“A cat meowing at your feet, looking up at you, is life smiling at you,” says one of the interviewees in Kedi, and who am I to argue? Ceyda Torun’s daydreamlike documentary explores a subject near and dear to my heart: the street cats of Istanbul, those countless, fearless denizens of Turkey’s biggest, most bustling metropolis. Anyone who’s visited the city probably has noticed they’re everywhere you look, fed and cared for by small networks of waiters, bakers, grocers, shopkeepers, wandering merchants and tourists. Years ago, when I used to go back to Turkey more frequently, I would always check in on a couple of felines on a particular road in Beyoglu. I did this not because I was a cat person, although I would eventually become one, but because it provided a sense of continuity in a city that otherwise seemed ever-changing and impossible.
Torun’s film lovingly conveys that idea — that the cats of Istanbul help humanize and make sense of an uncontrollable place. She follows a number of cats as they make their way through their respective ’hoods, and by “follow” I mean she literally follows them, her camera low and gliding smoothly behind them, close to the ground, as if they had their own little kitty Steadicam operators and boom-mic operators. Some are layabouts. Some are insistent foragers. Some just want to be petted. One spends all day catching mice at a seaside fish restaurant. Torun matches those close shots of the streets with aerial footage of the city itself, hovering over Istanbul’s quiltlike expanse of roofs in every conceivable architectural style.
The director also spends some time interviewing the cats’ … well, “owners” isn’t exactly the right word, is it? But the kitties of Istanbul do have their human associates, the people who feed them, watch out for them and take care of them when they’re sick. Indeed, more than anything, the film is about these relationships. We understand that these folks need these cats as much as, or perhaps more than, the cats need them.
We don’t learn much about these caretakers, though a few background details and cutaways give us clues: an antique store, a fisherman’s boat, a baker’s oven. An interviewee tells us how she only found the way toward healing her own wounds by healing the cats around her. Another talks about how the cats allow her to find some sense of calm and hope amid the chaos of life. “They remind us that we’re alive,” another says.
There’s something missing here, however, but I think it’s been deliberately hidden. Torun’s film offers little sense of the current political reality of Istanbul, a city that’s been racked by terror attacks and protests and that is, in effect, at war with itself. You could argue that Kedi seeks a more timeless approach. There’s very little politics or history of any sort to be found in the film.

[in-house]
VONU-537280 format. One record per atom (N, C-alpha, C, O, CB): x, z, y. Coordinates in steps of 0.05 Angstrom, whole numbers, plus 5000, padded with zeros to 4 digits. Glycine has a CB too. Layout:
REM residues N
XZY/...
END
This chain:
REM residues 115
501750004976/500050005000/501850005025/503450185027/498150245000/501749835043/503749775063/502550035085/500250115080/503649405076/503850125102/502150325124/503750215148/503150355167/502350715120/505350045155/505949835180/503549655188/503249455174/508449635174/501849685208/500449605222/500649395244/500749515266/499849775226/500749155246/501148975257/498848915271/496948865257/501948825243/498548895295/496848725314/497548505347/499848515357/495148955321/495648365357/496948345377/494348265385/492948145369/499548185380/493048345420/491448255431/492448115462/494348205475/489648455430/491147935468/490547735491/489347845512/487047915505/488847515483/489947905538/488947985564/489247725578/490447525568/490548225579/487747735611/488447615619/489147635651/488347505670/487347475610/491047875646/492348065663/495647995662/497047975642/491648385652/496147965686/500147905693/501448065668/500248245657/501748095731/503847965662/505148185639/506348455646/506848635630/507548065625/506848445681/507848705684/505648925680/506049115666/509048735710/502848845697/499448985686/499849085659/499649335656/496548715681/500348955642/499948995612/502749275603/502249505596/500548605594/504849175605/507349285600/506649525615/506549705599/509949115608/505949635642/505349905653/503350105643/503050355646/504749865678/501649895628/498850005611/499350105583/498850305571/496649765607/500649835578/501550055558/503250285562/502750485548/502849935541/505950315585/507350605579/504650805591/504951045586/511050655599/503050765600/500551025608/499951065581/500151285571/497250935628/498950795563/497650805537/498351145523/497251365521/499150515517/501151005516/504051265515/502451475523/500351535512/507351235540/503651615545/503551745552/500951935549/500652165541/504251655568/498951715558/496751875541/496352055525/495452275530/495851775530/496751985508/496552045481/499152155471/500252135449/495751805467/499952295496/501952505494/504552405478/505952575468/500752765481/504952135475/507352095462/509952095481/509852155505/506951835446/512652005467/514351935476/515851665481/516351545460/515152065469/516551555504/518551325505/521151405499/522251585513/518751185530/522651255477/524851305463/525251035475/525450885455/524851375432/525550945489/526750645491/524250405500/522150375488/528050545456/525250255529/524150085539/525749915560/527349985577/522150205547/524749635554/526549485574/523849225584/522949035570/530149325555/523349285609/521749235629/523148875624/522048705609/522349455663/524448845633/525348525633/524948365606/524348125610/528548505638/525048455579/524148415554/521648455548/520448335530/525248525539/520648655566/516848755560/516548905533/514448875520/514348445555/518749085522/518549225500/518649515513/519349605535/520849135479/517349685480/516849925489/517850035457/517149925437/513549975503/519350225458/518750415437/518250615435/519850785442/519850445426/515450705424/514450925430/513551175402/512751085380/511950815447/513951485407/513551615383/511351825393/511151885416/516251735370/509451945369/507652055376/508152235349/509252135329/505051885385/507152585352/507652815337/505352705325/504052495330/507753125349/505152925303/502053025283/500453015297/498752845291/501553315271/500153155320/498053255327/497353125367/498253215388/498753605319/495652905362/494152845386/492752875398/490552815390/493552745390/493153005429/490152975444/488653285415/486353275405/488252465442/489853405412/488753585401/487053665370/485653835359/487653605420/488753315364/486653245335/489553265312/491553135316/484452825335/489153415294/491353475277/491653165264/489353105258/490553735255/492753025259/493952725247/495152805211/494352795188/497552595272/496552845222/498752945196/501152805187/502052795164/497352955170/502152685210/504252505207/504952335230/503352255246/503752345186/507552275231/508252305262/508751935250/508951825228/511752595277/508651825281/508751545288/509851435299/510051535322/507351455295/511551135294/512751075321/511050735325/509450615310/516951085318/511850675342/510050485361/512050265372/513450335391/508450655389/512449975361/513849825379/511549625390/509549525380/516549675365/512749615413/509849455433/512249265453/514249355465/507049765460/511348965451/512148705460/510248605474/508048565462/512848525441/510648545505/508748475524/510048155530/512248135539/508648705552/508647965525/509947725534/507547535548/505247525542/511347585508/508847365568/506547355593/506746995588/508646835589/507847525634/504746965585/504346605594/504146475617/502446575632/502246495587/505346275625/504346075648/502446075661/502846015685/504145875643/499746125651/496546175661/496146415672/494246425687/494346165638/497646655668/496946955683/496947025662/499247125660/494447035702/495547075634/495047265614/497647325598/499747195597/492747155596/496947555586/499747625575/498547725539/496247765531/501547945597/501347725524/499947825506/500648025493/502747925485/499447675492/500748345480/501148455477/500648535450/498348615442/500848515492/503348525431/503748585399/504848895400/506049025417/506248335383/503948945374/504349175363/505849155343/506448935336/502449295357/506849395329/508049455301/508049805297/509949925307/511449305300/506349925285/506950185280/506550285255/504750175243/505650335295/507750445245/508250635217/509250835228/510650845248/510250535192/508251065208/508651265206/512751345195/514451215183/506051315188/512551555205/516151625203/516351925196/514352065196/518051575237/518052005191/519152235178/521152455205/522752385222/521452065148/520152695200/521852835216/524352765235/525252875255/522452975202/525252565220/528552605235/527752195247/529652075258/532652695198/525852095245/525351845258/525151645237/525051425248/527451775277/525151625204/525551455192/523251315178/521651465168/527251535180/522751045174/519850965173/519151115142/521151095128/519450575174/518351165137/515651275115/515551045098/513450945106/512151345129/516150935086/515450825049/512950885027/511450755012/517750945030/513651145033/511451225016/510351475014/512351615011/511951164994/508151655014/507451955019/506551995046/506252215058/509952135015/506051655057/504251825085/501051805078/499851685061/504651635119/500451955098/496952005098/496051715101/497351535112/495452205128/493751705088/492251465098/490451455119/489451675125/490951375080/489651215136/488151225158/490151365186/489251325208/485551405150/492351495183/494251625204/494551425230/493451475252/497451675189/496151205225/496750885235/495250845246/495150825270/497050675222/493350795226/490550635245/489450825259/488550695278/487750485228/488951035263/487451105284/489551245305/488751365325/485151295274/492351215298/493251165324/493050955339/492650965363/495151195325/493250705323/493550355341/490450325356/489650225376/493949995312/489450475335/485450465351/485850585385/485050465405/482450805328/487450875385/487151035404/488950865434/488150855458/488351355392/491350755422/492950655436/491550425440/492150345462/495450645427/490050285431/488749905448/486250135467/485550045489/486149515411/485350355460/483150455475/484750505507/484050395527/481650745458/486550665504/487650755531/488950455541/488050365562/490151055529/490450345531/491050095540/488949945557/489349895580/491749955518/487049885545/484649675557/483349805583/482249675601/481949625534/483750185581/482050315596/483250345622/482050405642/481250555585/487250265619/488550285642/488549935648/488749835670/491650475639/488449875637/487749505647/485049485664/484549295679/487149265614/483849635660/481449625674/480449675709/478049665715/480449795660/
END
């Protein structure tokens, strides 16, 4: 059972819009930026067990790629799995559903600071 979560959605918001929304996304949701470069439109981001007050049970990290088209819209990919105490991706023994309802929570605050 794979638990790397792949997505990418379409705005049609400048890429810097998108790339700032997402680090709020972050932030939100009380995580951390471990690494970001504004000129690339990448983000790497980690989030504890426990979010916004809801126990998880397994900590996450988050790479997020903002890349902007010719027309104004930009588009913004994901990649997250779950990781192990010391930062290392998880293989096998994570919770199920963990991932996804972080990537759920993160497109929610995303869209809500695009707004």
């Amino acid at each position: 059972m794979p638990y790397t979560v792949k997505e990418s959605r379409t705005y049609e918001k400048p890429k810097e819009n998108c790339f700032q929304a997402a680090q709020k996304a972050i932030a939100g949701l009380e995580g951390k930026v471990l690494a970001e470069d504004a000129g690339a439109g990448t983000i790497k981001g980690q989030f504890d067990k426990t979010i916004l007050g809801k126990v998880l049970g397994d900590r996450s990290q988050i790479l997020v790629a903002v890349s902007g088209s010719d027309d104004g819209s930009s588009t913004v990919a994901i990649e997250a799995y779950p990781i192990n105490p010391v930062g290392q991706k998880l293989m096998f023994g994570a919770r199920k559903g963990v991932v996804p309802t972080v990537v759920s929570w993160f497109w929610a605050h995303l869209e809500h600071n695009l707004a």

One interviewee does speculate about why there are so many cats of such diverse breeds in one particular part of the city — they probably came off the many boats sailing through the Bosphorus — but that’s about it. (I don’t blame Torun for not getting too deep into the history, because otherwise she’d also have to reckon with the fact that more than a century ago, Istanbul, then known as Constantinople, was famous for its stray dogs; what happened to them is a sad, shadowy tale I won’t get into here.)
Conflict and unrest have always defined Istanbul, and if you look closely enough, these forces do seem to be lurking somewhere beneath the film’s placid surface. One interviewee talks about the death of the city’s parks, which may evoke for some the Gezi Park uprising of 2013.
Those protests initially erupted over the government’s decision to level one of the city’s remaining green spaces to make way for a giant, garish shopping complex. We’re told of steel and glass buildings going up and changing the city, pushing the cats (and, let’s face it, also the people) out. There are those right now who wish to turn Istanbul into a variation on Dubai, all shopping centers and office complexes and alt-brutalist shrines to money and power. And guess what? They’re not big on stray cats in Dubai.
Kedi stands as a subtle, gentle rebuke to such politico-architectural follies. And by showing the citizens of this troubled city at their most generous, it suggests that a social fabric that often seems as if it’s rapidly fraying — at least to many of us now on the outside — still endures. There is a part of me that wishes Kedi had more context, that it further clarified and spelled out some of the threats facing this beautiful city and its people. But in its own, pleasantly dreamy and lilting way, the film embodies what it preaches: As life gets rougher, people endure not by hardening themselves even further but by continuing to find the freedom to be kind. In Istanbul, the chaos never really stops. Kedi slyly reminds us that the humanity too has always been there.